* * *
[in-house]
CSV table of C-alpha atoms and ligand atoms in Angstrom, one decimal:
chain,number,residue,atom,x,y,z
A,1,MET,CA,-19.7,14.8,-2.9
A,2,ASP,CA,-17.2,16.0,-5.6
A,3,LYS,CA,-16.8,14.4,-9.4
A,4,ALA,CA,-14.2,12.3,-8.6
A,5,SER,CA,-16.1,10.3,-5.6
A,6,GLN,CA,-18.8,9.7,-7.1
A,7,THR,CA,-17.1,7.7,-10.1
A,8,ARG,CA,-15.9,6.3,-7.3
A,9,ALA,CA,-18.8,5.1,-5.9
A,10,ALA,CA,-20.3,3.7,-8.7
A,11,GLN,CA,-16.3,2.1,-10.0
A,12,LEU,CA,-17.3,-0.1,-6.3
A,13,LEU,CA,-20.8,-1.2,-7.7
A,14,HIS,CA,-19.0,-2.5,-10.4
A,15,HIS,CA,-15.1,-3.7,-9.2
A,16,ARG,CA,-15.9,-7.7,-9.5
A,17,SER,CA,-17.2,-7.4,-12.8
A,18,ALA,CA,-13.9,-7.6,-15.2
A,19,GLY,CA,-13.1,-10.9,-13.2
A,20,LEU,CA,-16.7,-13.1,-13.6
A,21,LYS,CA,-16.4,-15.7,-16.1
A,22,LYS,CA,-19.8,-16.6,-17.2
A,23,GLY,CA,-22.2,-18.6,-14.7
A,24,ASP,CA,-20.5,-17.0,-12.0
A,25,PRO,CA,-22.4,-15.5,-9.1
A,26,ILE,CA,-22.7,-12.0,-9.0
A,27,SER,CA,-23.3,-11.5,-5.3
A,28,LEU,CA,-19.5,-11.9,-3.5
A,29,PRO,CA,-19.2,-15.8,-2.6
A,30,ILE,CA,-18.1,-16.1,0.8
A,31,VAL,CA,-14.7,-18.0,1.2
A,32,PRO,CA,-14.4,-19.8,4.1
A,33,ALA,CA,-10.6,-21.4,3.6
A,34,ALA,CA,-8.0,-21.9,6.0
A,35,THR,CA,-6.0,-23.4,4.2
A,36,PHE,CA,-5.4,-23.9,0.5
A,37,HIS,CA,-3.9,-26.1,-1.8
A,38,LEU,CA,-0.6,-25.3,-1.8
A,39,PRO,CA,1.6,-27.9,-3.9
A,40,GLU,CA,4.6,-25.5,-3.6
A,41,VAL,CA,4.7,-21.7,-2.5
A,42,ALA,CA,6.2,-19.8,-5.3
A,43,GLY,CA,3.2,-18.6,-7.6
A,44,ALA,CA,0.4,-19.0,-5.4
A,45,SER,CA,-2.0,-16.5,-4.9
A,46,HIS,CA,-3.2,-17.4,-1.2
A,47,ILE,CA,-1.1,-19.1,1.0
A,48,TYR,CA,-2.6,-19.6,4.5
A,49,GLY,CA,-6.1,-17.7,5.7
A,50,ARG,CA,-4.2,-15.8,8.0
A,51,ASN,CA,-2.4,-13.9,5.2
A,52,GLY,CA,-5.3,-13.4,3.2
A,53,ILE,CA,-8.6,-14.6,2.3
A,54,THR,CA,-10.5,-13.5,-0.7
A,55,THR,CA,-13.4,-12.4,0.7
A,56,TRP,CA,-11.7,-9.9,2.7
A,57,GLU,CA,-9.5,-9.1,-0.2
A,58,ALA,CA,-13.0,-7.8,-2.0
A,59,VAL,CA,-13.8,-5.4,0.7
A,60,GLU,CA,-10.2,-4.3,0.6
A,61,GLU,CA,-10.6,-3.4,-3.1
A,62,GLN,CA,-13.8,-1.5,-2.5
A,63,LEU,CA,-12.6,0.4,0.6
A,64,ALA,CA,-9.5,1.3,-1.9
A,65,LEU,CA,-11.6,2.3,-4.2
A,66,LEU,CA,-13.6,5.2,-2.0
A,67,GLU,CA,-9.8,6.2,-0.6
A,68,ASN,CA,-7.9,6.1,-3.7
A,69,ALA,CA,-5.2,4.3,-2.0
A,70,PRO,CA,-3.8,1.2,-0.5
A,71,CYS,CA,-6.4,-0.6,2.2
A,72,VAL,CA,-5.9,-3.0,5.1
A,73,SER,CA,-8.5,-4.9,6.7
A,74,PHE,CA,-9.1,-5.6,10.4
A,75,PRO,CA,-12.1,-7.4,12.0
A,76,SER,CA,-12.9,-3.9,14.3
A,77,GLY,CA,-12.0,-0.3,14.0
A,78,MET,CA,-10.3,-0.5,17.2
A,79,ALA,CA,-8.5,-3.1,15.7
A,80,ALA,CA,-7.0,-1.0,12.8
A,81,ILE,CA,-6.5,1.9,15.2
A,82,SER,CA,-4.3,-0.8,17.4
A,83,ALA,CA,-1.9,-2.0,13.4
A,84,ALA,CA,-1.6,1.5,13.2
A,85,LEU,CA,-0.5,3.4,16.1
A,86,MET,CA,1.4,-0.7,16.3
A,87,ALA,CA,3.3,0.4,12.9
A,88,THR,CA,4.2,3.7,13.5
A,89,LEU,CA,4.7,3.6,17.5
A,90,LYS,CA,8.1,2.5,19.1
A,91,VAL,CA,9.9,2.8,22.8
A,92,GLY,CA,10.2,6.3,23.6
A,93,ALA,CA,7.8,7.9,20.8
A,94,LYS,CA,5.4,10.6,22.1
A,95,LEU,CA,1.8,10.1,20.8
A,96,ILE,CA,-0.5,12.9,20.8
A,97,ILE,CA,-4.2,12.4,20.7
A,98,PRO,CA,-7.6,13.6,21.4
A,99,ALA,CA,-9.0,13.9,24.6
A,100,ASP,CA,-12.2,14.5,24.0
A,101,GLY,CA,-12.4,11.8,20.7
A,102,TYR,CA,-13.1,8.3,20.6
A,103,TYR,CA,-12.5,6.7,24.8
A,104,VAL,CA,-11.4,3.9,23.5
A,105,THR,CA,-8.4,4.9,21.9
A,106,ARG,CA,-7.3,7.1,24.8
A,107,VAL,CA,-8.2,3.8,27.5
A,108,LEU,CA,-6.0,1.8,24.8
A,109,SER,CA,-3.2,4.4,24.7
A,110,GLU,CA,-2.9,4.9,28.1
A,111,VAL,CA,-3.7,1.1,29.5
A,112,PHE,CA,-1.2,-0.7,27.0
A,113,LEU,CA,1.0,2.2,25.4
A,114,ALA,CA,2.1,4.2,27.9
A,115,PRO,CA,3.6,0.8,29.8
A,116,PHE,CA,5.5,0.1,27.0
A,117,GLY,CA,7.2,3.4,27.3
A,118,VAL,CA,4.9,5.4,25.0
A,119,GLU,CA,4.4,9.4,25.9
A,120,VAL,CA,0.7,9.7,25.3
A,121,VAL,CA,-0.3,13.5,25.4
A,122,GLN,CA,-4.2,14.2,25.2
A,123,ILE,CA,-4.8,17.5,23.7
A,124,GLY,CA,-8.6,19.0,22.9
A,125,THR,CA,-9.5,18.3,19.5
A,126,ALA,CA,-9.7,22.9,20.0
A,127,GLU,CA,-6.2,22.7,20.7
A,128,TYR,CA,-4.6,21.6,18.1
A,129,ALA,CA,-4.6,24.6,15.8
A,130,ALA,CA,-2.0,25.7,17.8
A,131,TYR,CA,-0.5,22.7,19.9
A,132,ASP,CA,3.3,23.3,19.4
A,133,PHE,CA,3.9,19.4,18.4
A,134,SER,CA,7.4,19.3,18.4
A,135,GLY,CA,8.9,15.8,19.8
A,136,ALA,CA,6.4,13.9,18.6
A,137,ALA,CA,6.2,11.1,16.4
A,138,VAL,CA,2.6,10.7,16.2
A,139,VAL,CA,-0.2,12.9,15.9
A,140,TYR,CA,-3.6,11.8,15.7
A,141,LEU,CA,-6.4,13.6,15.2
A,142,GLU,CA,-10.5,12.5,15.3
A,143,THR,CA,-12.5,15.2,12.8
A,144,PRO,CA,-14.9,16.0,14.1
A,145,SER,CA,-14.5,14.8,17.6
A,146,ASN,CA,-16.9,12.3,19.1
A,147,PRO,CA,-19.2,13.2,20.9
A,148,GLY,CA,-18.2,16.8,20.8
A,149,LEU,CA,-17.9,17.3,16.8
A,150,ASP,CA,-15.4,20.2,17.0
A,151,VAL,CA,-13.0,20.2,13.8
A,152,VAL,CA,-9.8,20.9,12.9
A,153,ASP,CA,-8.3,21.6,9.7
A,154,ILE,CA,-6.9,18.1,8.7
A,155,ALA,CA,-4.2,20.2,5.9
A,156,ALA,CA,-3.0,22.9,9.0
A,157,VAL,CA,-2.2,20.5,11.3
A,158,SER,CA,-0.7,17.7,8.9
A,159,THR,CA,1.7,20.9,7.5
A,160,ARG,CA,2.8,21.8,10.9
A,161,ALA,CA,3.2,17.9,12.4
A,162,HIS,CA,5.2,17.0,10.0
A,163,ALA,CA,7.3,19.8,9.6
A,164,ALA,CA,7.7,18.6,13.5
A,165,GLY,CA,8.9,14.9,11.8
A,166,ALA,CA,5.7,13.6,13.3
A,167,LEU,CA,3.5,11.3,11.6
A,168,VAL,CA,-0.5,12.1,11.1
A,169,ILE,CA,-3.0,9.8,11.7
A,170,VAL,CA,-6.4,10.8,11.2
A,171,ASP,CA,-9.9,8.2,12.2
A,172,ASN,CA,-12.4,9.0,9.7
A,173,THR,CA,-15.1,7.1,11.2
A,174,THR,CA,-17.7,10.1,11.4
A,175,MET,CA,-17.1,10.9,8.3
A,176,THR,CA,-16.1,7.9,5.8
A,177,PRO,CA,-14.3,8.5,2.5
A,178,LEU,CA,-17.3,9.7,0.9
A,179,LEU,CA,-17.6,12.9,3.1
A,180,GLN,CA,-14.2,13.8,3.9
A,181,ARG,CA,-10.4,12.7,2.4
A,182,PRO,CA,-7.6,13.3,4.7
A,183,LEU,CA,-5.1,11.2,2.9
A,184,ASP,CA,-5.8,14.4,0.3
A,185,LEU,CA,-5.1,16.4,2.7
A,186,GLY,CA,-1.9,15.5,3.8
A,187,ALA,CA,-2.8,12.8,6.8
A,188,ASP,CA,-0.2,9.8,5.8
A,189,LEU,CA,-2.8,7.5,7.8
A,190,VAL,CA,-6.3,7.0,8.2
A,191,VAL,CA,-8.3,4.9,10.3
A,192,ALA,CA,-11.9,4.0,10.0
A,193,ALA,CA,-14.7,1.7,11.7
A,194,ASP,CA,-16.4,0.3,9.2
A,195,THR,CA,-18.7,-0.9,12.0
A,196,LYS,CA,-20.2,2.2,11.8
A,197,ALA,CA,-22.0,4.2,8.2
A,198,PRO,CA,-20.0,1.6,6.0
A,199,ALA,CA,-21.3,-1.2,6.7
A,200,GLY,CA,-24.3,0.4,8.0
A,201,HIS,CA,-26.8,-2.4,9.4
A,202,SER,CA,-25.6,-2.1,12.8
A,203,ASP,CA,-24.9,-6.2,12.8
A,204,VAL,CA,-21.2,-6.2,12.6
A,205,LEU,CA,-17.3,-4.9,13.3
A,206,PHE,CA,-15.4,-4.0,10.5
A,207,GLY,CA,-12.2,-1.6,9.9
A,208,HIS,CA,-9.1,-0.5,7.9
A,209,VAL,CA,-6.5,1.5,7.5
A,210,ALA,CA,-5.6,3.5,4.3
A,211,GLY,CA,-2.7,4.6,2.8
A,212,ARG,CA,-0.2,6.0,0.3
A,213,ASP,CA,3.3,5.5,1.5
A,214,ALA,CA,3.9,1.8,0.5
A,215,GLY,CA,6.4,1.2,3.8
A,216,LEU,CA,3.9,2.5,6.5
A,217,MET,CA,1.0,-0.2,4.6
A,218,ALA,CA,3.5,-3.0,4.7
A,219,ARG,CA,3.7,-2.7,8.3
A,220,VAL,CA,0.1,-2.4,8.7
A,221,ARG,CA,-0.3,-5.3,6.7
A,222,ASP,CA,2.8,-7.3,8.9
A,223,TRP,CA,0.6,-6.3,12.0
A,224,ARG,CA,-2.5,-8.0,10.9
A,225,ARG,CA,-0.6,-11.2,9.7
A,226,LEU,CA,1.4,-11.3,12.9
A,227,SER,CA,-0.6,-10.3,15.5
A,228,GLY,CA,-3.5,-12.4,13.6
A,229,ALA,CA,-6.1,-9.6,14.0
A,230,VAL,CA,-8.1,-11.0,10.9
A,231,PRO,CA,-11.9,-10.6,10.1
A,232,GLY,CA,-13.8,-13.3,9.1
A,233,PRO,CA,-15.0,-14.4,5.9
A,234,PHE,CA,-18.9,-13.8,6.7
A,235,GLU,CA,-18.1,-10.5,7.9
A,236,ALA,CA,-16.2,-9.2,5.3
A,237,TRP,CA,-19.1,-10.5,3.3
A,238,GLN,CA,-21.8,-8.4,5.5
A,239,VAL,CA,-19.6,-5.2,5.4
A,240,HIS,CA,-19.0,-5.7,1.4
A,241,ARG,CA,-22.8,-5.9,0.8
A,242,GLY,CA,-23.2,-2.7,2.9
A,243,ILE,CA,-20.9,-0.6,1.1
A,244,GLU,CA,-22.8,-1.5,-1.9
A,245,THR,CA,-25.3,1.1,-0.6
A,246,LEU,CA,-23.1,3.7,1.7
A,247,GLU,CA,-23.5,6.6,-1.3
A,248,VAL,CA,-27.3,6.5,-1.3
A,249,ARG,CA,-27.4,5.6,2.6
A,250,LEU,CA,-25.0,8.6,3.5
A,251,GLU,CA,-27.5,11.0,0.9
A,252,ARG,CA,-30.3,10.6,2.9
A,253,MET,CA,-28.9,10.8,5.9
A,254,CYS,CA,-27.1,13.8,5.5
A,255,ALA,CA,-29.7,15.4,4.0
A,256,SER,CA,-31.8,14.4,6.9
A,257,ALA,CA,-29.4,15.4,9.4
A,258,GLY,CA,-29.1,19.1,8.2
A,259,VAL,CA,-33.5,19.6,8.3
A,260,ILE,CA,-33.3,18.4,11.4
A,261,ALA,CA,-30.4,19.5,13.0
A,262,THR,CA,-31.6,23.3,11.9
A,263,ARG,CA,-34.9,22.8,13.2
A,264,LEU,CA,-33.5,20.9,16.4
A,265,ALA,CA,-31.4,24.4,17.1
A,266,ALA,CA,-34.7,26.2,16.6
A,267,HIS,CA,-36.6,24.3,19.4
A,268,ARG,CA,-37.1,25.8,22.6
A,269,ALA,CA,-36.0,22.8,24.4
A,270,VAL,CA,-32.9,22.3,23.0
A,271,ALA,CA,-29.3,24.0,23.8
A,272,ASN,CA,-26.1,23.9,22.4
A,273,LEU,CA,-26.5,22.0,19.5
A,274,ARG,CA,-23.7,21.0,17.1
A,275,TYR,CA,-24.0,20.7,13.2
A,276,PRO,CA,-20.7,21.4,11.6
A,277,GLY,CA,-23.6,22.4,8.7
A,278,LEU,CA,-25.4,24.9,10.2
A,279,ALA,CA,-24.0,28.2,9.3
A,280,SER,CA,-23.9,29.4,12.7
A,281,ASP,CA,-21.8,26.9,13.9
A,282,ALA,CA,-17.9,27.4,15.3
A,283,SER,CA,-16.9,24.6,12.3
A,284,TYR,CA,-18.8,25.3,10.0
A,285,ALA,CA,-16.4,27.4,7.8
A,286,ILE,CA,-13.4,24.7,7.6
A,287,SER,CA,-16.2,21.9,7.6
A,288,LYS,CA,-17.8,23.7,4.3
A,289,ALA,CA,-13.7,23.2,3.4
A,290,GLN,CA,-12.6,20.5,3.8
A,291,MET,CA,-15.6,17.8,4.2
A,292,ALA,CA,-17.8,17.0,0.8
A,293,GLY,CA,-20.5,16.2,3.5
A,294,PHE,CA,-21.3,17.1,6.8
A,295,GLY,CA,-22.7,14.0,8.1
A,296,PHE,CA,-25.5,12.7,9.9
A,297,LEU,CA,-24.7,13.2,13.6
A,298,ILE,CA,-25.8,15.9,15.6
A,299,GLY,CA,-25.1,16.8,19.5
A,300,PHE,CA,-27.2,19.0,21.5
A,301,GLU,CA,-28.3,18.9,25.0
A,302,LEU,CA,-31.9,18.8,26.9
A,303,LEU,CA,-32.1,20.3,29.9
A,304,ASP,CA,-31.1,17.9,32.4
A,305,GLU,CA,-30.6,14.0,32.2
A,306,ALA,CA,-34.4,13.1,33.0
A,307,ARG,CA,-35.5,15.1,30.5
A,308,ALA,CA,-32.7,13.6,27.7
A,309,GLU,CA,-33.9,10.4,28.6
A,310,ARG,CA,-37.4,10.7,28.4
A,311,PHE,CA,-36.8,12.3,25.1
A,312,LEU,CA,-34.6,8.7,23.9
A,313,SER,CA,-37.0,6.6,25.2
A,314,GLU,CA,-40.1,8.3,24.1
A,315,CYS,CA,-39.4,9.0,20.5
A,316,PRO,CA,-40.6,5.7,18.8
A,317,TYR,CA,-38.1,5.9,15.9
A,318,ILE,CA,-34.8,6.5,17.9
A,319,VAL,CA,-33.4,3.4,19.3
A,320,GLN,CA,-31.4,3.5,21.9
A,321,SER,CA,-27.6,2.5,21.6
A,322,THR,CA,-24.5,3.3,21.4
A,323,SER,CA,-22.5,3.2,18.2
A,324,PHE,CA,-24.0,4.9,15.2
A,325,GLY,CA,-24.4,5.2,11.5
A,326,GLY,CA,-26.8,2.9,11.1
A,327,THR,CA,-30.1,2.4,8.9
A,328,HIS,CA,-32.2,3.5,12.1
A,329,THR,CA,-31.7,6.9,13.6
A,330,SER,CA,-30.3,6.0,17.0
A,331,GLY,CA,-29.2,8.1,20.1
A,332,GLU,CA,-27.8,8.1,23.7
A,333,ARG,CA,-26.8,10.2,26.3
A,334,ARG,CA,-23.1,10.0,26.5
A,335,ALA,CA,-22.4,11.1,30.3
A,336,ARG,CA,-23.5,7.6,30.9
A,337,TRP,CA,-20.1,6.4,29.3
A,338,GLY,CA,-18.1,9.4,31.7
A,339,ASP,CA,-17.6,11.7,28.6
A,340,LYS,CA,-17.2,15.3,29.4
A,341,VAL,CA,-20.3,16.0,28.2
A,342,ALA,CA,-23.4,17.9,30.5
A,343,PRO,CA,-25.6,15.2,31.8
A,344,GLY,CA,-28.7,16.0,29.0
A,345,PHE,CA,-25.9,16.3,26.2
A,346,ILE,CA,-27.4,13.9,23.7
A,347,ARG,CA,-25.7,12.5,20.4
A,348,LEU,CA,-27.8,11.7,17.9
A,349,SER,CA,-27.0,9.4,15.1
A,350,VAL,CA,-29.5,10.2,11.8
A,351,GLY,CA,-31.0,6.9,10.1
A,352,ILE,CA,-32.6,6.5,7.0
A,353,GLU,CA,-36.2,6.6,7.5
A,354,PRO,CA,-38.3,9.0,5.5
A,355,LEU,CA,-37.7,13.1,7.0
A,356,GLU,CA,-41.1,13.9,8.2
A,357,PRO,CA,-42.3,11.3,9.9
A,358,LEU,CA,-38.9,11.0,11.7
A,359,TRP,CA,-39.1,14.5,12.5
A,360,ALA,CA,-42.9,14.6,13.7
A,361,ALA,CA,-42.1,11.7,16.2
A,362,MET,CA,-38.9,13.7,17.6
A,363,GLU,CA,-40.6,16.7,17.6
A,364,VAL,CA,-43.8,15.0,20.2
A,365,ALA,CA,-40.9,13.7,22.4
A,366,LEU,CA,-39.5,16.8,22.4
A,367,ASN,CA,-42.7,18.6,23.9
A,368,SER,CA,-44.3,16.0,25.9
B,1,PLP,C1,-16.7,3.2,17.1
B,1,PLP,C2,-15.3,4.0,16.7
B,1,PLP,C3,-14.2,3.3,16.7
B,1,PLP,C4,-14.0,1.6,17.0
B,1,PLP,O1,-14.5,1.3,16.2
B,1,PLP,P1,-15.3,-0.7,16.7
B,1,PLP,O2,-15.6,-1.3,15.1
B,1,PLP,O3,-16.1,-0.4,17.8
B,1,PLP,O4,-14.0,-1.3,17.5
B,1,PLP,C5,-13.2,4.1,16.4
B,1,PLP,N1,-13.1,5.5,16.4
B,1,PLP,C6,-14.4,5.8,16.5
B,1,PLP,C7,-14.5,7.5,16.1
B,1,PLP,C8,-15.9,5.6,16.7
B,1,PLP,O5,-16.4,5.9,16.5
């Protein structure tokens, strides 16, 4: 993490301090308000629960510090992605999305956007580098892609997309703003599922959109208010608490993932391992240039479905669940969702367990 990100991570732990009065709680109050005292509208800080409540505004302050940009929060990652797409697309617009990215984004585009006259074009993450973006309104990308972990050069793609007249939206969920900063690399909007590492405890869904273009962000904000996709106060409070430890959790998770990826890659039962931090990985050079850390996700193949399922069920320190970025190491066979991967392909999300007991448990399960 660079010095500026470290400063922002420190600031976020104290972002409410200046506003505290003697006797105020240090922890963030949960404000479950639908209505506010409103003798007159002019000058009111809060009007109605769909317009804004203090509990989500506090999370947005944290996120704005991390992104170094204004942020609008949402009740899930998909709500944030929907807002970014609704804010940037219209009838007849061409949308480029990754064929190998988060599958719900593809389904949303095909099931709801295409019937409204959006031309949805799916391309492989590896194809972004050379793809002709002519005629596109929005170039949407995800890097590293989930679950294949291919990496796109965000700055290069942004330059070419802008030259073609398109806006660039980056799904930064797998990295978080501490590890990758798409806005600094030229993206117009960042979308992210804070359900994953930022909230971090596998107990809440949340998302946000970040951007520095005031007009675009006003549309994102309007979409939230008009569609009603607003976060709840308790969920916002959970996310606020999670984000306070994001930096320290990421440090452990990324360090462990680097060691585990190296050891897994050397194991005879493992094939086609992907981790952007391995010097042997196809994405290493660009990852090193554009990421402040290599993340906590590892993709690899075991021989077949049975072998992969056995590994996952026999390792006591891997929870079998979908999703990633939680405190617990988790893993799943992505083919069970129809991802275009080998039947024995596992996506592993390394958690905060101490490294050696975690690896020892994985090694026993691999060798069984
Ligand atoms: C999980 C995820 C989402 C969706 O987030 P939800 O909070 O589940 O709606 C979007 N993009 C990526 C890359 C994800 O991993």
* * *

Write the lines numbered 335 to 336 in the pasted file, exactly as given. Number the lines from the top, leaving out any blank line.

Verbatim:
A,332,GLU,CA,-27.8,8.1,23.7
A,333,ARG,CA,-26.8,10.2,26.3